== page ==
- CNN Business Fear & Greed index — Fell to 55 from 62 out of 100. (Good for mortgage rates.) “Greedy” investors push bond prices down (and interest rates up) as they leave the bond market and move into stocks, while “fearful” investors do the opposite. So lower readings are better than higher ones
*A change of less than $20 on gold prices or 40 cents on oil ones is a fraction of 1%. So we only count meaningful differences as good or bad for mortgage rates.
Caveats about markets and rates
Before the pandemic and the Federal Reserve’s interventions in the mortgage market, you could look at the above figures and make a pretty good guess about what would happen to mortgage rates that day. But that’s no longer the case. We still make daily calls. And are usually right. But our record for accuracy won’t achieve its former high levels until things settle down.
So use markets only as a rough guide. Because they have to be exceptionally strong or weak to rely on them. But, with that caveat, so far mortgage rates today look likely to rise modestly. Just be aware that intraday swings (when rates change direction during the day) are a common feature right now.
Important notes on today’s mortgage rates
Here are some things you need to know:
- Typically, mortgage rates go up when the economy’s doing well and down when it’s in trouble. But there are exceptions. Read ‘How mortgage rates are determined and why you should care‘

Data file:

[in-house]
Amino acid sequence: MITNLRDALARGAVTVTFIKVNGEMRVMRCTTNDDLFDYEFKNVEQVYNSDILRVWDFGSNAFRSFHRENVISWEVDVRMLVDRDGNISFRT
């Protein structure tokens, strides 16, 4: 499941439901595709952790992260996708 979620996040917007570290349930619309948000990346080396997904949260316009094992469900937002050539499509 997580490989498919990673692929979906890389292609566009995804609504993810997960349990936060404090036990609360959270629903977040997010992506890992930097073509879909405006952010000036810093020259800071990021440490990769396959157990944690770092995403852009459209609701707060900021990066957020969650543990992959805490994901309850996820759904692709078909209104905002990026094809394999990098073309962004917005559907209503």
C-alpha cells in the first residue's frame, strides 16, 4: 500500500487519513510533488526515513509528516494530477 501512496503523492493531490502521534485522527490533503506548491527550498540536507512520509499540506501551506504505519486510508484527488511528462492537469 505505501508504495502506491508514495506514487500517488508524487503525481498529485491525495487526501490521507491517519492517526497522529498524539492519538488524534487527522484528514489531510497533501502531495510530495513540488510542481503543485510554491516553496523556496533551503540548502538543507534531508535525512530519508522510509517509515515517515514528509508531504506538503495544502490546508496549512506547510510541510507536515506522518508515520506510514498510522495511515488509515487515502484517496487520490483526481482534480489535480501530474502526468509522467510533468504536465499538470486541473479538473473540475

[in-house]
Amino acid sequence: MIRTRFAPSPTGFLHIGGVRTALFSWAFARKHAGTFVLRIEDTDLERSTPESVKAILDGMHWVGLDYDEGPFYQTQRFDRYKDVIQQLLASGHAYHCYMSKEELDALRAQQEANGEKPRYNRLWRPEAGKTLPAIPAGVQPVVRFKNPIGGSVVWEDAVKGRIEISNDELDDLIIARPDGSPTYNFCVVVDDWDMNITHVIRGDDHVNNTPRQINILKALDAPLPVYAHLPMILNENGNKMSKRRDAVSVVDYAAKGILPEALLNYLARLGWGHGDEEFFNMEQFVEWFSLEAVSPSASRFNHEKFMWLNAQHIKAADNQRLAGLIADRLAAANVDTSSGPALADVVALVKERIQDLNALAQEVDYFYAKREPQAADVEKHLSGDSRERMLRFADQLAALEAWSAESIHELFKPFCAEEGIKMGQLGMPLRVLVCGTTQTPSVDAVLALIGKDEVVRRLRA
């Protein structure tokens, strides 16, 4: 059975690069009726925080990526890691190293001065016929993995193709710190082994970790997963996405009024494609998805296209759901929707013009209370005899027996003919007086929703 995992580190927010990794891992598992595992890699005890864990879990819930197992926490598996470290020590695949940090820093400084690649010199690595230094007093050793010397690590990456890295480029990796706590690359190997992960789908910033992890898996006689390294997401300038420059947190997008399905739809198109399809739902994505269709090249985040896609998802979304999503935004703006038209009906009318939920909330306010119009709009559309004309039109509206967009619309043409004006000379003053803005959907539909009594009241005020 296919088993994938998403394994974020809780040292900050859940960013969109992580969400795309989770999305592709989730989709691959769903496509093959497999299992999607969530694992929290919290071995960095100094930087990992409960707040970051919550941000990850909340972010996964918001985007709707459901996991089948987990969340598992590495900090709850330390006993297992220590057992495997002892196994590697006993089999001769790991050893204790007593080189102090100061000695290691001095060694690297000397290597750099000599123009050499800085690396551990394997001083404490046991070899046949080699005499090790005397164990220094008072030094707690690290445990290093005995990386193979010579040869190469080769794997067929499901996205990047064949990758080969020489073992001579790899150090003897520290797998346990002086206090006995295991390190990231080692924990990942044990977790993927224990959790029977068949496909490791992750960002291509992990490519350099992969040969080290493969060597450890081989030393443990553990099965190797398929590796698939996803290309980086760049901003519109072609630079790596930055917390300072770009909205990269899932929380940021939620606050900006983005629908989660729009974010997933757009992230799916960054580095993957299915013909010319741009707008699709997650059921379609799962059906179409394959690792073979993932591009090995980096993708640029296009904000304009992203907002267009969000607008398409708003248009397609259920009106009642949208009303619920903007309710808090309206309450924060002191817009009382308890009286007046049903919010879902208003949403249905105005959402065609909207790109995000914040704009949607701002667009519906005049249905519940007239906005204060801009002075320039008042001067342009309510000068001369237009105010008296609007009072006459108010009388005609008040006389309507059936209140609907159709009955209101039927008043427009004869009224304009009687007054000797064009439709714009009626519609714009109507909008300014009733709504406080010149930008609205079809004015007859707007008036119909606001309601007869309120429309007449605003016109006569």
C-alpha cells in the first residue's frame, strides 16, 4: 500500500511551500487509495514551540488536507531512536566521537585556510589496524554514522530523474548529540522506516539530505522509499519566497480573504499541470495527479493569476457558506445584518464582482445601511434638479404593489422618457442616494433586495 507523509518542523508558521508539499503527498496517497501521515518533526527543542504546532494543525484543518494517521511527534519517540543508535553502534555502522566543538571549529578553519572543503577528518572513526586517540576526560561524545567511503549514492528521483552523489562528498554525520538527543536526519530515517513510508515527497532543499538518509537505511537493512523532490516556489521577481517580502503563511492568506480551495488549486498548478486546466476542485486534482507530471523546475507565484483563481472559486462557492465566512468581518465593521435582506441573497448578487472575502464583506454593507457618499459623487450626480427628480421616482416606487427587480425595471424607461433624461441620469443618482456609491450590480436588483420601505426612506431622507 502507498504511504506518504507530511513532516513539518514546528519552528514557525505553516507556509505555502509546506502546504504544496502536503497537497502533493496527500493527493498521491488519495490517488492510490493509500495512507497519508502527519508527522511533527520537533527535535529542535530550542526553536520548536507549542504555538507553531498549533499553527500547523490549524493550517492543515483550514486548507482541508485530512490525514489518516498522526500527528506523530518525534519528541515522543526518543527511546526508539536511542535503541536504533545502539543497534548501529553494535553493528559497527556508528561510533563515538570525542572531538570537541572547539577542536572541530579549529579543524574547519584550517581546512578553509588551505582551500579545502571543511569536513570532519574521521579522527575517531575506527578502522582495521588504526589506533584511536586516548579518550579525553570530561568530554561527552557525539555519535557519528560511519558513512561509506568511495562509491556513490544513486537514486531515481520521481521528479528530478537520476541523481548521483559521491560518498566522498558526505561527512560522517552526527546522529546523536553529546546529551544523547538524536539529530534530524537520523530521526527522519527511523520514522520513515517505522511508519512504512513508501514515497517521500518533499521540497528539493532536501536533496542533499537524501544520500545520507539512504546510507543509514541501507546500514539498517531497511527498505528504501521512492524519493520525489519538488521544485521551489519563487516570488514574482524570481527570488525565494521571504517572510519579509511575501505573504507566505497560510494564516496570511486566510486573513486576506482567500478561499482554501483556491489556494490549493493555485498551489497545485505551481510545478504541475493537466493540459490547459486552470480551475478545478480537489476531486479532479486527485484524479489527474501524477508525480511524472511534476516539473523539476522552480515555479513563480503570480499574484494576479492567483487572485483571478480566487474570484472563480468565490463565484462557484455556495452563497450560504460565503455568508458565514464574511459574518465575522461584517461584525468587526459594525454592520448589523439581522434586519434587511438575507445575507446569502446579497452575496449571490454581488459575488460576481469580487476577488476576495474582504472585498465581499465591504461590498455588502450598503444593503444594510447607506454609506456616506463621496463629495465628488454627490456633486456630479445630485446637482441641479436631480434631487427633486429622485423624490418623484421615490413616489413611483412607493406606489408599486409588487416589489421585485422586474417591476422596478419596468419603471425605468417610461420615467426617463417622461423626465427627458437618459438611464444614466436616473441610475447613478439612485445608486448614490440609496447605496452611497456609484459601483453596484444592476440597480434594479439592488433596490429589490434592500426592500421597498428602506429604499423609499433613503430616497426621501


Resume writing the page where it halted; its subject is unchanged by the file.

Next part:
- Only “top-tier” borrowers (with stellar credit scores, big down payments and very healthy finances) get the ultralow mortgage rates you’ll see advertised
- Lenders vary. Yours may or may not follow the crowd when it comes to daily rate movements — though they all usually follow the wider trend over time
- When daily rate changes are small, some lenders will adjust closing costs and leave their rate cards the same
- Refinance rates are typically close to those for purchases. But some types of refinances are higher following a regulatory change
So there’s a lot going on here. And nobody can claim to know with certainty what’s going to happen to mortgage rates in coming hours, days, weeks, or months.
Are mortgage and refinance rates rising or falling?
Today and soon
Earlier, I posed the question, “So why am I recommending that everyone lock their rates?” There are two reasons:
- I remain convinced that we’re currently experiencing a lull in an upward trend that will resume sometime relatively soon
- I have no idea when that resumption will occur. If I thought it would be within a week or two, I’d recommend people float until then
But nobody can predict that. And I’m worried that when the upward trend does resume (assuming I’m right about that), the upward movement could be sharp.
Why am I so convinced that this is a lull rather than a reversal of the trend? Because almost all economists are forecasting extraordinary economic growth this year. Indeed, the Federal Reserve is expecting that growth to be the highest since Ronald Reagan occupied the Oval Office. In other words, 2021 is set to be a boom year.
And booming economies virtually always bring higher interest rates, including mortgage rates.